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Mass-enabling or disabling Outlook Mobile Access permissions

In Exchange Server 2003, Outlook Mobile Access is enabled by default for all users. If you're in a large organization, you probably want to be more selective about who is allowed to use OMA, but making mass changes to AD user accounts can be challenging. In this tip, discover how to make bulk modifications to OMA user permissions.

When setting up Outlook Mobile Access (OMA) for an Exchange Server installation, you may want to selectively enable or disable OMA for groups of users (or all users at once). But doing so can be slightly complicated because of certain default Exchange Server and Windows Server configurations.


When you first set up Exchange 2003, all users have OMA enabled in their Active Directory account properties. But the Outlook Mobile Access option -- which controls whether or not those AD properties are used, -- is disabled. Since users' OMA settings in AD are not activated, if OMA is enabled in Exchange System Manager (in Global Settings -> Mobile Services), all users will have OMA turned on.

If you're in an organization with a lot of users, you probably do not want to give OMA usage permissions to everyone. But you also don't want to have to go through AD and manually disable OMA for each person you don't want to allow mobile access.

There is a faster and easier way to selectively allow OMA access though. The first -- and hardest -- step is turning off OMA by default for all users in Active Directory. One quick way to do this is through the following VB script, which sets the msExchOmaAdminWirelessEnable property in AD for each user to 7 (the value meaning "disabled").

Set xDSE = GetObject("LDAP://rootDSE")
Set xUsers = GetObject("LDAP://cn=Users," & xDSE.Get("defaultNamingContext"))
For Each xUser In xUsers
xUser.Put "msExchOmaAdminWirelessEnable", "7"

You can then enable OMA for certain users through Active Directory Users and Computers with a tool like ADModify, which allows you to bulk-modify the msExchOmaAdminWirelessEnable property for a list of users or by user-group names. This usually requires two passes, though -- one pass to disable OMA access for everyone (as above), and then another pass to enable it for selected users.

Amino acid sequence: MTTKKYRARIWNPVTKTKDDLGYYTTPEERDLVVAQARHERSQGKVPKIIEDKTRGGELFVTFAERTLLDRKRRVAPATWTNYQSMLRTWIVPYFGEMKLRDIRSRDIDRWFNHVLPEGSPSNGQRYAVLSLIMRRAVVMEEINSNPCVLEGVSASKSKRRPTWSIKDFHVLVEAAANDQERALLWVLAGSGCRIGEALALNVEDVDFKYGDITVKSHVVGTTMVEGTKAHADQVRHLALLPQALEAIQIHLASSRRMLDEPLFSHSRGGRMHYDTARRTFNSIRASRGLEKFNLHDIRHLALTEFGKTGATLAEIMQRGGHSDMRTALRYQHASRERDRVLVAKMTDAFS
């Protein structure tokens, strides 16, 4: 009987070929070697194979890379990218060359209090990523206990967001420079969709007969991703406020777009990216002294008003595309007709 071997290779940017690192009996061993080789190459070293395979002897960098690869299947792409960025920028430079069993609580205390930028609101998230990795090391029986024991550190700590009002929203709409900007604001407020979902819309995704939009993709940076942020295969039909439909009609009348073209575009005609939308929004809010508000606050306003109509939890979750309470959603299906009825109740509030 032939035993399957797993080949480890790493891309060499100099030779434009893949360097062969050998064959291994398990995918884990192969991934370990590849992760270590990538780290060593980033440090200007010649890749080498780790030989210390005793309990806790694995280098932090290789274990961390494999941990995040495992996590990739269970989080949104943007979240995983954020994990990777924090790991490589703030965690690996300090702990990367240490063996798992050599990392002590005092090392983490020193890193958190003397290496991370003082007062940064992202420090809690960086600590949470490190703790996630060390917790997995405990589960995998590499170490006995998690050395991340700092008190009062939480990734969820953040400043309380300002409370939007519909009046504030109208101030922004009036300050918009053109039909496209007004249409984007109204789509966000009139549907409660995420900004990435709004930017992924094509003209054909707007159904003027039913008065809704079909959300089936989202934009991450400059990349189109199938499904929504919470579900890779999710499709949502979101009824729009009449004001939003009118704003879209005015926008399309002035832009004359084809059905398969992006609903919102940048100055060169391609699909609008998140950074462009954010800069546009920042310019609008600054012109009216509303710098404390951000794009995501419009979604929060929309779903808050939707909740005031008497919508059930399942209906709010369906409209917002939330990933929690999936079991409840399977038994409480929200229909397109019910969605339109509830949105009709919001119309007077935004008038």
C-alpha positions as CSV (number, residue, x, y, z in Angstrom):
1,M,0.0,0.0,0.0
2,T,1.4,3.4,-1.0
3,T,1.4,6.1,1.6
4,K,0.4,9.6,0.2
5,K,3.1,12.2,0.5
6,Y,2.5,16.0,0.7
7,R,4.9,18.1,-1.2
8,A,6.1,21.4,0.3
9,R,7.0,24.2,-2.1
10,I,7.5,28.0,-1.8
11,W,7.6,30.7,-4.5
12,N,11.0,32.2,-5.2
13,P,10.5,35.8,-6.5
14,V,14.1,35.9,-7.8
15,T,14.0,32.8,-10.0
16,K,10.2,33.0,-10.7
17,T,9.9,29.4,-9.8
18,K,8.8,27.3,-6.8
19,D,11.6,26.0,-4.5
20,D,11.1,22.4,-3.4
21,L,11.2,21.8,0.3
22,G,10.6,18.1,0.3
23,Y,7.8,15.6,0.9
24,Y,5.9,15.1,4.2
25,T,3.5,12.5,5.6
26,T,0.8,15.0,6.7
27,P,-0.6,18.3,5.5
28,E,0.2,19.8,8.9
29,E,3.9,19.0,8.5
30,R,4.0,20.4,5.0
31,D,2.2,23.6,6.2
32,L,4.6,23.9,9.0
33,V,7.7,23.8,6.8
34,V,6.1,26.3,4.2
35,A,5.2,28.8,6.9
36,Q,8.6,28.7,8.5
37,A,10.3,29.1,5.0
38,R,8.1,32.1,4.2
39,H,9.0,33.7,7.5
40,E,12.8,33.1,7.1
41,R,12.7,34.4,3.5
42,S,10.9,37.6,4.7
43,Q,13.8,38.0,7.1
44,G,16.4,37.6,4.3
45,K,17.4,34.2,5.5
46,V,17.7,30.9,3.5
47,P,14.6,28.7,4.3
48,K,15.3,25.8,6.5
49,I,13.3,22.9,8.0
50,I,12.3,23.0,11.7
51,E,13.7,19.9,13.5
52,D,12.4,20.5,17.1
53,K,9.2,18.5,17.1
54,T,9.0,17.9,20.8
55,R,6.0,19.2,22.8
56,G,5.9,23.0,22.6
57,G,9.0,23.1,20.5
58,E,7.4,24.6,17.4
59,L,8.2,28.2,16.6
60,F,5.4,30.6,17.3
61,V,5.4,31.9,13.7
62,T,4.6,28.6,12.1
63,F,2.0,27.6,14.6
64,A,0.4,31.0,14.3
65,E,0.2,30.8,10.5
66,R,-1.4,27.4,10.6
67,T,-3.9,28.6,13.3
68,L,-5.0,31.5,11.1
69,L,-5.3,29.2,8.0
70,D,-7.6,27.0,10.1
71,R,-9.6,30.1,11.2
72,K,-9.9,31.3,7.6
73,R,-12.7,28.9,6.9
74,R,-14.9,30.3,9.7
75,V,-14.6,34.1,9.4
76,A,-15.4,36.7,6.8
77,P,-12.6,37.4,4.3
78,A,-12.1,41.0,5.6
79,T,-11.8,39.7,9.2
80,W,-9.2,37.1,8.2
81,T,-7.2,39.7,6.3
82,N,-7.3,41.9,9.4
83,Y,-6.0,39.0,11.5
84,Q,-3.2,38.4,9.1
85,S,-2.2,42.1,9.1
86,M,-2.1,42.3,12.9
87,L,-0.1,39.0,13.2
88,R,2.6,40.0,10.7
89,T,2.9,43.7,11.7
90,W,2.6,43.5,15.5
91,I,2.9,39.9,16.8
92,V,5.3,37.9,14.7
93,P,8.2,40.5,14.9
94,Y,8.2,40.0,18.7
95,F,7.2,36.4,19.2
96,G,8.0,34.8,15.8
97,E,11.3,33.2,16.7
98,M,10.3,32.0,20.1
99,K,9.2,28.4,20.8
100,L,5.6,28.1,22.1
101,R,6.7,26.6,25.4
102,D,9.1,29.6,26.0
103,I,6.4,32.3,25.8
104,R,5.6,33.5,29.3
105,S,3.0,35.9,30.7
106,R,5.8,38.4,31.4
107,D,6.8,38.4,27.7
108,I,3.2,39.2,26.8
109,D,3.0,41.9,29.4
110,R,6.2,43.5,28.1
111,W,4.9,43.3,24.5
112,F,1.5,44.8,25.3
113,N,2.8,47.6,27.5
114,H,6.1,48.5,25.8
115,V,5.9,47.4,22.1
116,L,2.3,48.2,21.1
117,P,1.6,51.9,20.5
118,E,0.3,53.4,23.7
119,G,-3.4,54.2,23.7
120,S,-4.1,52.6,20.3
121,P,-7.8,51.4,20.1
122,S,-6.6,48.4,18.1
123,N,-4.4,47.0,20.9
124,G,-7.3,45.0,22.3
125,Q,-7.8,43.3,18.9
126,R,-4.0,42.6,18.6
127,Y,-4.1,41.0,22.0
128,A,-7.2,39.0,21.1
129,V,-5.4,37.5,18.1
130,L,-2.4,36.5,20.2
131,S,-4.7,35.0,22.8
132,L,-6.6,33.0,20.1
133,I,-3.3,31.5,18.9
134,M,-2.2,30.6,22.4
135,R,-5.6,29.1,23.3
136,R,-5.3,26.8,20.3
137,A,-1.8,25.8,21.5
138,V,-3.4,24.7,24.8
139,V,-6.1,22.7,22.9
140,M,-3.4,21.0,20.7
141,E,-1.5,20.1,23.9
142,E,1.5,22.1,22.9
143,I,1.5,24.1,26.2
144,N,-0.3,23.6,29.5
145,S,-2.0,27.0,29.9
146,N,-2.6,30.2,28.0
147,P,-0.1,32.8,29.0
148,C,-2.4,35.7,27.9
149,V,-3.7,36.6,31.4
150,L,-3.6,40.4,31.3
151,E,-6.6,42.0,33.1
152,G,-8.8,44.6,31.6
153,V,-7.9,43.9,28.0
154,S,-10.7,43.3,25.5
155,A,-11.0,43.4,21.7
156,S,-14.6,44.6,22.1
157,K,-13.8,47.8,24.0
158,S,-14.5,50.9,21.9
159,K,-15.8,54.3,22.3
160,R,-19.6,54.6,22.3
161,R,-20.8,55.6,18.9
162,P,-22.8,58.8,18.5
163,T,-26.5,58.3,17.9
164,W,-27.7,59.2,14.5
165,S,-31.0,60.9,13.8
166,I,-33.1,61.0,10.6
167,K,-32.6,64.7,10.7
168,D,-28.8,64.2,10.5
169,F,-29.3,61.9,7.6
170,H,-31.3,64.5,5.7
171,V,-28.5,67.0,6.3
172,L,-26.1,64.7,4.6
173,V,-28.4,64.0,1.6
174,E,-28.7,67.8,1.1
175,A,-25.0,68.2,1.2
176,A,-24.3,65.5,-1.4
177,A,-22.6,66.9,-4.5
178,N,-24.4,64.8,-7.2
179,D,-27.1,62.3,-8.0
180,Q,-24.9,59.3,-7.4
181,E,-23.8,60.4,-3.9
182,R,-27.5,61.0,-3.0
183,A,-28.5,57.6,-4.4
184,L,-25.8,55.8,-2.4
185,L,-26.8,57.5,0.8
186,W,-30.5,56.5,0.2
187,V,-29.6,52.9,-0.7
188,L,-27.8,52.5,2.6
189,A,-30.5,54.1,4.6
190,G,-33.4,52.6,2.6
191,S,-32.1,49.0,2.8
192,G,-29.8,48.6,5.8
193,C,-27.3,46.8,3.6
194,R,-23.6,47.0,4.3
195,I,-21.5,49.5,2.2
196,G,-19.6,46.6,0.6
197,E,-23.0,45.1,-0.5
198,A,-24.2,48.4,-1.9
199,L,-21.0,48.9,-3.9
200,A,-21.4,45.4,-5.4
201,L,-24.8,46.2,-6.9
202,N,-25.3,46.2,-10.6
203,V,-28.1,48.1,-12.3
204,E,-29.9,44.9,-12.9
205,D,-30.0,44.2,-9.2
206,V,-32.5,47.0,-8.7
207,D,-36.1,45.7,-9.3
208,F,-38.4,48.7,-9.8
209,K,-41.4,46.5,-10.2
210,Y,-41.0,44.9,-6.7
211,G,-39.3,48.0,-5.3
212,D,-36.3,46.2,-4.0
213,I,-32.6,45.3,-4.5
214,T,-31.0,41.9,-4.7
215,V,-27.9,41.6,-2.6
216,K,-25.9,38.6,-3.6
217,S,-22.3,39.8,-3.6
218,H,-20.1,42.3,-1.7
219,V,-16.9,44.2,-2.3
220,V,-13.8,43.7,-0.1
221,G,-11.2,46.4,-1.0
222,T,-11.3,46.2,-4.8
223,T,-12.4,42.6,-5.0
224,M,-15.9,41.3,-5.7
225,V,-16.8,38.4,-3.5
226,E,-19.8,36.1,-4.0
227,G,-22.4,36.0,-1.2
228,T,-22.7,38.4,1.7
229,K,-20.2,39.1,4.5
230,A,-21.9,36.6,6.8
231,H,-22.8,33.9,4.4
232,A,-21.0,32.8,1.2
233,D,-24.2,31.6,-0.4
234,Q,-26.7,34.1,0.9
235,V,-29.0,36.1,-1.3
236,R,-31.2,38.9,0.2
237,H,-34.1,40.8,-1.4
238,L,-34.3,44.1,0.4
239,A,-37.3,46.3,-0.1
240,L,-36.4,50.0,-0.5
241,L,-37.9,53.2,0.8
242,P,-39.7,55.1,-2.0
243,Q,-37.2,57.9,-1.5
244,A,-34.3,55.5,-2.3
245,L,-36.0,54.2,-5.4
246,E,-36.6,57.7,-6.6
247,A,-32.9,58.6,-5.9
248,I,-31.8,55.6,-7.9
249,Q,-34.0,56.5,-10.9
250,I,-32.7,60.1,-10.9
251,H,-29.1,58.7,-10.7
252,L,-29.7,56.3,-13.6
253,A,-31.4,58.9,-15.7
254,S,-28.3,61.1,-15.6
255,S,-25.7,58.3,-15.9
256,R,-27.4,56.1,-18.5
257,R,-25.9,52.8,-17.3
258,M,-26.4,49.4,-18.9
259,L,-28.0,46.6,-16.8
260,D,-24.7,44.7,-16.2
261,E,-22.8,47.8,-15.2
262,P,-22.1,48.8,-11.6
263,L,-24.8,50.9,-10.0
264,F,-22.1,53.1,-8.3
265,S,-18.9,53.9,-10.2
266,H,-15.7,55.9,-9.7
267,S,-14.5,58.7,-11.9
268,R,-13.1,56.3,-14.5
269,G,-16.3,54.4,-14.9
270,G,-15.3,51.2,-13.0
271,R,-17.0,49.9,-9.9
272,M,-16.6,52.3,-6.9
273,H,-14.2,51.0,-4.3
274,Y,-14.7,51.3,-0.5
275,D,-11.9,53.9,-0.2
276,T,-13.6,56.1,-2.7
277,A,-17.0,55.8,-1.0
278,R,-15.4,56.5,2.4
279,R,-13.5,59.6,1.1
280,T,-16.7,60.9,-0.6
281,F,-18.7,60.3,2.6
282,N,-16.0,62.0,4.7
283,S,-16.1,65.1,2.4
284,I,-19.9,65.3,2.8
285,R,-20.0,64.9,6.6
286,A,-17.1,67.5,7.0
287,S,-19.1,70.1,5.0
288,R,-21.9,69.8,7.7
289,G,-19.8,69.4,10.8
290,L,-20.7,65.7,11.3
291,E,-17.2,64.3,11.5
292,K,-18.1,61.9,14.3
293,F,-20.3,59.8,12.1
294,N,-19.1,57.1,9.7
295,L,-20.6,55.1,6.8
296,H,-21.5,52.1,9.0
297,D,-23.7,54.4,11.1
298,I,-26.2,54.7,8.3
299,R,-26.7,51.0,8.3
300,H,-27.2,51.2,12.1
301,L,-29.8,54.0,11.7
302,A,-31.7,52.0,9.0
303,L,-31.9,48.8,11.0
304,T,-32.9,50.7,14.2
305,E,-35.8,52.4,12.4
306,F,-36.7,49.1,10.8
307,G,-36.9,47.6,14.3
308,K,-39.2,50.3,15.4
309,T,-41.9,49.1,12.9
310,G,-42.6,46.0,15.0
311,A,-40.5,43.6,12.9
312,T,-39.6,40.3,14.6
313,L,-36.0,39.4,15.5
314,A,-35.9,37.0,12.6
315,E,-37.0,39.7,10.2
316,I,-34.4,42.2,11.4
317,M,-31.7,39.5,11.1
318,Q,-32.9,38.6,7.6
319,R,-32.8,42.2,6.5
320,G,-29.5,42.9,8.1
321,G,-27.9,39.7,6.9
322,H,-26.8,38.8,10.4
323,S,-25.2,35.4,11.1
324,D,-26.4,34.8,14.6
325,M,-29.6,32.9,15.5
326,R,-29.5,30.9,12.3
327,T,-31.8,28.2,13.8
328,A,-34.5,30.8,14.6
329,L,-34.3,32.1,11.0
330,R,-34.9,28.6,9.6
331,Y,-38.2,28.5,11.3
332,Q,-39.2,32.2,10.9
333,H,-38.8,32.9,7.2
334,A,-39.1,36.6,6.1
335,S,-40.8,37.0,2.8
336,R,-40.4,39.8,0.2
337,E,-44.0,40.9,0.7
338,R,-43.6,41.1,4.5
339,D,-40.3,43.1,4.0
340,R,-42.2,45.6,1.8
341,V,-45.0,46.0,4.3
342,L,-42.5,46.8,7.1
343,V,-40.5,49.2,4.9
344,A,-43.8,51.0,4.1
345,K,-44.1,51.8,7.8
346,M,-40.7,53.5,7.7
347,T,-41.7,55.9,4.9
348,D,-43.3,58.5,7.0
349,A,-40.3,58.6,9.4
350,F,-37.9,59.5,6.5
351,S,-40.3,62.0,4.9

More on Microsoft Exchange mobile device management:

Configuring OMA and ActiveSync

Issue with Outlook Mobile Access and certificate authorities

Mobile messaging enhancements in Exchange Server 2003 SP2

Exchange mobile and wireless tips and resources

About the author: Serdar Yegulalp is editor of Windows Insight.


What about users that are created after you've disabled Outlook Web Access for a selective few? Will OWA still be enabled for them by default?
—Mark A.


I haven't yet been able to find a definitive answer, but I believe Outlook Web Access will still be enabled for new users by default. My own Exchange installation is currently toast or I'd try it out myself, but I suspect this is what will happen.
—Serdar Yegulalp, tip author


To disable only OMA, the correct value is "2" not "7." The "7" value will disable OMA, ActiveSync and push technology. Please refer to the table below.

msExchOmaAdminWirelessEnable OMA User Initiated

—Juan U.


Great article; I was not aware of the bulk tool ADModify previously. However, when I try to cut and paste the VB extract to a text document and rename it 'disable.vbs,' I get the following error:

I am running native Windows Server 2003 AD (R2) and Exchange 2003 SP2.

I am unsure from the article whether the script was meant to disable OWA by default, or whether it does it individually per already-created-user (looking at the script I would guess the latter).

If there is a way of disabling users by default, it would save the admins that create users from forgetting to set this each time.
—Graham S.


The script disables existing users. A number of people have asked if it's possible to do this for all users by default, which I'm not sure of yet (although I'm looking into ways to do that).

As for the error you're getting, I'm not sure about that either. Although one possible reason is that you're running it in the context of a user account that doesn't allow such objects to be modified.
—Serdar Yegulalp, tip author


Our organization would like to be able to change the default behavior for Microsoft Exchange regarding OMA. We don't want to run a script and then have all new users after the script is run be set to allow OMA access. What an administrative nightmare!

We have hundreds of new users created every month. We want to control who gets permission to use OMA access. Running the script today isn't going to help control the 200+ new accounts created every month thereafter!
—Melissa A.

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